Lost in History: Blog 1

Join Anushka as she explains one interesting fact from American history.

By Anushka Pandya

Everyone knows about the CIA. Usually, they collect and analyze foreign intelligence and inform the president about it so they can execute decisions. But around the 1950s to the 1970s, they committed lots of human rights violations and changed hundreds of people’s lives forever. To this day, they have not formally apologized.

During the Cold War, the CIA started experimenting on citizens, hoping to achieve a way to control their enemy’s minds; it was called “MK Ultra.” Their experiments would consist of using drug hypnosis, [the] effects of sleep deprivation on human behavior, effects of foreign pathogens on human tissue, brainwashing, use of LSD to manipulate the mind, and more. 

Soon the Canadian government and universities, including one in Australia were a part of this experiment. Canadian citizens were used as subjects and no one was compensated for years.

Eventually, payments of $100,000 were made to citizens, but some spent upwards of millions of dollars trying to care for their loved ones who were used as test subjects, and those people passed away as well.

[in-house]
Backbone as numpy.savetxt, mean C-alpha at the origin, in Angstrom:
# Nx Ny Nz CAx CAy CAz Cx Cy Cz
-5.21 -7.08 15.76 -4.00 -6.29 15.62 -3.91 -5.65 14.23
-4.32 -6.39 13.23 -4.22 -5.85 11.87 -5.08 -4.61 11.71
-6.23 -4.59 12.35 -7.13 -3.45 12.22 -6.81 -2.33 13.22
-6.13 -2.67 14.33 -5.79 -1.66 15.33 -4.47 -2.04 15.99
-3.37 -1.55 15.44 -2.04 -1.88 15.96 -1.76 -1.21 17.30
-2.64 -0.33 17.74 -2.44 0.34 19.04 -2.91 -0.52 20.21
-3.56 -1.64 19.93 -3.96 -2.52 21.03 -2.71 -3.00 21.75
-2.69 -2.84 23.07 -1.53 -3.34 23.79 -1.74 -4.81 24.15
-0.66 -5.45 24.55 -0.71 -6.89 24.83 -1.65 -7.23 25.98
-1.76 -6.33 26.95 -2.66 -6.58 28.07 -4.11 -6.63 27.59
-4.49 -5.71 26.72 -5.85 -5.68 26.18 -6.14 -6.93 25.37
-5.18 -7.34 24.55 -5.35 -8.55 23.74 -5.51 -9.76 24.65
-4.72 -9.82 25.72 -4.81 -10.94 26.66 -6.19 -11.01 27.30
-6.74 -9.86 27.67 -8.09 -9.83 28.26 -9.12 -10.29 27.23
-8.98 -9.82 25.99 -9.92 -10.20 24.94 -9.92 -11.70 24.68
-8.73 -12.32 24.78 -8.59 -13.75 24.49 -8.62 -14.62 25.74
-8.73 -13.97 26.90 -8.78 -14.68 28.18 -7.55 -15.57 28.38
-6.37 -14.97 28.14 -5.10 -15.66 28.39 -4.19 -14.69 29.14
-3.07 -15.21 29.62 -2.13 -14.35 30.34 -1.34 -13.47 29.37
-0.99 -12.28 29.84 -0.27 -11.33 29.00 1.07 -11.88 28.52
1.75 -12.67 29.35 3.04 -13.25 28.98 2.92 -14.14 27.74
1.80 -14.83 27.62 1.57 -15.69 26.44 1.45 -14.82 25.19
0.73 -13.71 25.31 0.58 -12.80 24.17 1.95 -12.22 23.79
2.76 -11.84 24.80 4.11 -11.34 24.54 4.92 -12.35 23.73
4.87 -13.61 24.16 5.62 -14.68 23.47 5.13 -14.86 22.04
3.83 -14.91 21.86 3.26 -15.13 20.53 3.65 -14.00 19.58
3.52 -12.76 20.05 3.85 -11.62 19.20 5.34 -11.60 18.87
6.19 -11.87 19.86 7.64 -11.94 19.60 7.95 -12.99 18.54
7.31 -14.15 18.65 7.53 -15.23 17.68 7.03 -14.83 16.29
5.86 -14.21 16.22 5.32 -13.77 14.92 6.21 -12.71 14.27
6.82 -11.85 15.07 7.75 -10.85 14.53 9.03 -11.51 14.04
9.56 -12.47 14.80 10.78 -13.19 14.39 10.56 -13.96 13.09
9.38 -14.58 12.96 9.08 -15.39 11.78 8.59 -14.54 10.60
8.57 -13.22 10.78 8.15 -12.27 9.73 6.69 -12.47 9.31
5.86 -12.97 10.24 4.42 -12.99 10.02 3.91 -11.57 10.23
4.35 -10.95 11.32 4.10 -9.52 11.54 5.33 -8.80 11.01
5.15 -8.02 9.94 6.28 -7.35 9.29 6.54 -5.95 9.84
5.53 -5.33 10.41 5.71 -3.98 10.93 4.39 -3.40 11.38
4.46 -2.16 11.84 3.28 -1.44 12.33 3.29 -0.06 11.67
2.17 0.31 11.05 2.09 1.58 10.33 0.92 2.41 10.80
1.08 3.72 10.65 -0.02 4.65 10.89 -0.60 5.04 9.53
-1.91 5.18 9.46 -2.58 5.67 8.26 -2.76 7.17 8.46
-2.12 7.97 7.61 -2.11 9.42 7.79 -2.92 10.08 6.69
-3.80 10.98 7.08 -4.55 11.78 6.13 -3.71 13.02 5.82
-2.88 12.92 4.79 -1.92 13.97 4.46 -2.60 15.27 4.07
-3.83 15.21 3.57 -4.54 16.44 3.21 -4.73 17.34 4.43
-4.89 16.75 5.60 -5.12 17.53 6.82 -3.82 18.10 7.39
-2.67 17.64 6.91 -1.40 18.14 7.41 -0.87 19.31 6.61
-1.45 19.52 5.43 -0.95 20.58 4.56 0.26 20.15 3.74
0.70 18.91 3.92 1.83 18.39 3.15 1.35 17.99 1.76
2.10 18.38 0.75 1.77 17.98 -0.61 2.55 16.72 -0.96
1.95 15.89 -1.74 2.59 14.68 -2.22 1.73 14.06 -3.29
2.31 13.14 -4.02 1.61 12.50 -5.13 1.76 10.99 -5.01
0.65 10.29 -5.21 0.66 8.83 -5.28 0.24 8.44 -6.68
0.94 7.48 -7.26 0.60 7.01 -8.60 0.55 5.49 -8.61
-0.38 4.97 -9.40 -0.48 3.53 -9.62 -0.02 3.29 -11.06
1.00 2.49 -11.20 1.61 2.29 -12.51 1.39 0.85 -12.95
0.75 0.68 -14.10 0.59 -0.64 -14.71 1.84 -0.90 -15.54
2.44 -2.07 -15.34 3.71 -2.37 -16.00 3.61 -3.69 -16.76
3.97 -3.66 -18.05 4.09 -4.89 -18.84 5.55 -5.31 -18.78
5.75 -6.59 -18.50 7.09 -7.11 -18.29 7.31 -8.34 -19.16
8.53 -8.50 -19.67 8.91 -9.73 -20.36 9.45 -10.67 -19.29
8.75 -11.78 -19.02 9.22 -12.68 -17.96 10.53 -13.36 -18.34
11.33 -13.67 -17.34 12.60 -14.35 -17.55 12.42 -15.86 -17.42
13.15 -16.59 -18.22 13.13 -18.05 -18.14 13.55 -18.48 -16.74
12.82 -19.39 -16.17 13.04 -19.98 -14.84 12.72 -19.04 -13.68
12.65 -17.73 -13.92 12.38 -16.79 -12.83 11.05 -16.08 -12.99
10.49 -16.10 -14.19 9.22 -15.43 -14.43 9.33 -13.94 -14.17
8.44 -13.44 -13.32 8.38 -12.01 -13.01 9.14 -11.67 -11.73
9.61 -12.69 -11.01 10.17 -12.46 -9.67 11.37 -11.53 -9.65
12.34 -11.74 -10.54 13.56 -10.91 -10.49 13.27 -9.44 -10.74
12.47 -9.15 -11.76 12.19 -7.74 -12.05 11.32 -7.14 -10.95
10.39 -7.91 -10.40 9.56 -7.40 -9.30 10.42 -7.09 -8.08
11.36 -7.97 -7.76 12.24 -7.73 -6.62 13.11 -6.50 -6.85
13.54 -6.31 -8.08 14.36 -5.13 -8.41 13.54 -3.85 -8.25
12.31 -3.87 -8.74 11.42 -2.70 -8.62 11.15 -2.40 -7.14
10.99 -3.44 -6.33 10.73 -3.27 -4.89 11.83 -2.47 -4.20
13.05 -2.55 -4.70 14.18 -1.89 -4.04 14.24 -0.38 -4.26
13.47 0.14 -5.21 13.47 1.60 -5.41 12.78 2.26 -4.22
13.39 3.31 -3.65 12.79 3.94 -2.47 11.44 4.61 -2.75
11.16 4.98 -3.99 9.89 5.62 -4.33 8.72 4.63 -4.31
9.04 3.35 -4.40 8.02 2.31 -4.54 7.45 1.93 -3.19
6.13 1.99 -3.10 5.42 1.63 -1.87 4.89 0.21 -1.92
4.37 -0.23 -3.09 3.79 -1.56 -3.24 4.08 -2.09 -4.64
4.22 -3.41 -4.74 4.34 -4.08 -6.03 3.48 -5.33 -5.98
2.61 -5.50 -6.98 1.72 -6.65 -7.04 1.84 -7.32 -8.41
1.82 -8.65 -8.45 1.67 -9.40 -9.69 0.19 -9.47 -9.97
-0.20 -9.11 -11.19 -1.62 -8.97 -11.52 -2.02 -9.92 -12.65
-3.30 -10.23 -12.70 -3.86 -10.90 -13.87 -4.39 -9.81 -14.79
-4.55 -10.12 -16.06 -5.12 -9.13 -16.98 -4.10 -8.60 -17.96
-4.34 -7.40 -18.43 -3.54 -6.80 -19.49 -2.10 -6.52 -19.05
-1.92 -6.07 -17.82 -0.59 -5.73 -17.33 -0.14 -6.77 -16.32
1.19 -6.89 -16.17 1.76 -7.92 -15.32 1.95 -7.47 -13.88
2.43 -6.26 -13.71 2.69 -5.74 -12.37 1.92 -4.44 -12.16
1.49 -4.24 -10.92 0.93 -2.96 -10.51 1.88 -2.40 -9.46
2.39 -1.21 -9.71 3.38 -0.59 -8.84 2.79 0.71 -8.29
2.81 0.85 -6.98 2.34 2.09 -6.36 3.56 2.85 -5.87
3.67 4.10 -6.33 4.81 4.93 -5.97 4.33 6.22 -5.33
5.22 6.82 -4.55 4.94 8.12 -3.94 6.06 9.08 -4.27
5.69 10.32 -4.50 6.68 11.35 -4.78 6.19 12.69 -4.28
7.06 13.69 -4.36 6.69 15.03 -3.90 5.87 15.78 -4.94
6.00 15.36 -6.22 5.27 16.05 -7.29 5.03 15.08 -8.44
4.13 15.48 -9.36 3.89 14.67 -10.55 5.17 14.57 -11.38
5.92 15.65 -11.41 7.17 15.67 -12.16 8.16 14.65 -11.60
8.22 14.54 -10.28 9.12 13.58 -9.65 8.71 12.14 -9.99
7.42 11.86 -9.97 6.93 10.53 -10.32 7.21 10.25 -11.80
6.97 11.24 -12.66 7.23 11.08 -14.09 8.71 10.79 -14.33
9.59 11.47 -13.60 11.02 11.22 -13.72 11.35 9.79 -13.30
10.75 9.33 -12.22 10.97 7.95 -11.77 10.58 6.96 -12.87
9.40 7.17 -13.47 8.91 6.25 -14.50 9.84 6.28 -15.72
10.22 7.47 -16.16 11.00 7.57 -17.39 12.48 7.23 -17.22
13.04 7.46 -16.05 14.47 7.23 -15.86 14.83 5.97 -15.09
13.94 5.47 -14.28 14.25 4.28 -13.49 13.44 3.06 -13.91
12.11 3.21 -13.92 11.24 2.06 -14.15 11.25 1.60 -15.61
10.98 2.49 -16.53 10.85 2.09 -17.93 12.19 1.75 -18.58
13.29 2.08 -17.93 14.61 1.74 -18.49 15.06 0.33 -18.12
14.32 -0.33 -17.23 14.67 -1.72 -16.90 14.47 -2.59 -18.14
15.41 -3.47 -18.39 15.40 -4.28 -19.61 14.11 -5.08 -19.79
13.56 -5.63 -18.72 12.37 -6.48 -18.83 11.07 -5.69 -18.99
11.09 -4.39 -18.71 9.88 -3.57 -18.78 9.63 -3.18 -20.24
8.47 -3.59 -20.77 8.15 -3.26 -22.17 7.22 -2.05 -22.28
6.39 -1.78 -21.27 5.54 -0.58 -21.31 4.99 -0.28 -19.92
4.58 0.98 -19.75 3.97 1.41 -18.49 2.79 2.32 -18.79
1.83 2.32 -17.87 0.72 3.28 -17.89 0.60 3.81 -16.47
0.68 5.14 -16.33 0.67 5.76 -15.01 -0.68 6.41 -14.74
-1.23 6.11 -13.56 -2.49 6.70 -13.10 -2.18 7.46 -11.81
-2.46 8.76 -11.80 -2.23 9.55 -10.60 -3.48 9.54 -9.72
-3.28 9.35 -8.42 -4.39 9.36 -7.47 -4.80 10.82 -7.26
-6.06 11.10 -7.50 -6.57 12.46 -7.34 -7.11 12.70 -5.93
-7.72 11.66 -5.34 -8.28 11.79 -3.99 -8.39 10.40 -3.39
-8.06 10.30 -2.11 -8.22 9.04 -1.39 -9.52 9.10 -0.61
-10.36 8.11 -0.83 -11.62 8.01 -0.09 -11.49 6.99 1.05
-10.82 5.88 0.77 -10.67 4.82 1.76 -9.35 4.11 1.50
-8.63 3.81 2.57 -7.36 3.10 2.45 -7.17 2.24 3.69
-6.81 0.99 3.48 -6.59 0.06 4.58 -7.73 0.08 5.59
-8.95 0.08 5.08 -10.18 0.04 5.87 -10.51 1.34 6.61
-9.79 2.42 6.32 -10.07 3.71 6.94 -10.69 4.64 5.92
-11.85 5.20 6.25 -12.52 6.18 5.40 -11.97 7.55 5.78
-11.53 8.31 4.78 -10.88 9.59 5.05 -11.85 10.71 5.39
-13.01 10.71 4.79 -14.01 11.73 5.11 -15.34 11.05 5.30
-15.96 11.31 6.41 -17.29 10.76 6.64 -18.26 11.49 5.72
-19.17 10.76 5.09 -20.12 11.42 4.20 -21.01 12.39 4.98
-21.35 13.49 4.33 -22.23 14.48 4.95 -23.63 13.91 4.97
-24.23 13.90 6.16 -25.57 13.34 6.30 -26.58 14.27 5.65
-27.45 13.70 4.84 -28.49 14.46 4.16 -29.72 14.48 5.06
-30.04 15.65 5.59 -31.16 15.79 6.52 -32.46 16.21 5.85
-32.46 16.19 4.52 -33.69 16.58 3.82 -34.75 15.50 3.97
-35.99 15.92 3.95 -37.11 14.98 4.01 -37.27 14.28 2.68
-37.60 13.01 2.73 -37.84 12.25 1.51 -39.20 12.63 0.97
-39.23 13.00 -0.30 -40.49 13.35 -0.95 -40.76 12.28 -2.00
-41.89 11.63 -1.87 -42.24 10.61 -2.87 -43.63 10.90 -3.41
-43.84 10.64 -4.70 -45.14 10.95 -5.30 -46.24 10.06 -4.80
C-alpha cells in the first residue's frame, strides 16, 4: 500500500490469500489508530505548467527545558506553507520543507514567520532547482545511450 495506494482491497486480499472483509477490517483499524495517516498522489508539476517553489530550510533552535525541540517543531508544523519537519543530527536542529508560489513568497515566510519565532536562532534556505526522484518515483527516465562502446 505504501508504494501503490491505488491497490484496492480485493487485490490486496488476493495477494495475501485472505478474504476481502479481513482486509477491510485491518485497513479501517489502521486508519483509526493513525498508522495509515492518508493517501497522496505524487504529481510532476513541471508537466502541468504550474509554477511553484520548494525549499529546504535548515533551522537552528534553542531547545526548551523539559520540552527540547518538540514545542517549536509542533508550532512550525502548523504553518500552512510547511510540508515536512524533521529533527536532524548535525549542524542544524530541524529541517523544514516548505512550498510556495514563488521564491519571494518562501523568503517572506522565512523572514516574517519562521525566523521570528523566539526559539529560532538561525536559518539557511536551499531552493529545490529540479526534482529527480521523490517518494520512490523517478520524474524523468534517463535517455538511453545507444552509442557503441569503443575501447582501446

On top of the fact that the CIA had done nothing about dealing with this uproar of complaints or giving compensation, people were mad. 

Colin A. Ross, a U.S.-based psychiatrist, wrote a book titled The C.I.A. Doctors: Human Rights Violations by American Psychiatrists, after reading a collection of 15,000-page files from the CIA reading room. As a psychiatrist, he believes the CIA mind control programs were very abusive to innate human nature (Global Times).

“You have to create psychiatric disorder on purpose, which is completely the opposite of the purpose of psychiatry. And the patient, the subject, doesn’t give informed consent. They don’t have legal representation. So it completely violates all medical ethics,” Ross said.

All of these were done to people ripped out of their homes and tested on without consent. These victims still live today and their lives are forever changed with little to no memory of their lives before being taken from their homes. Families are torn apart.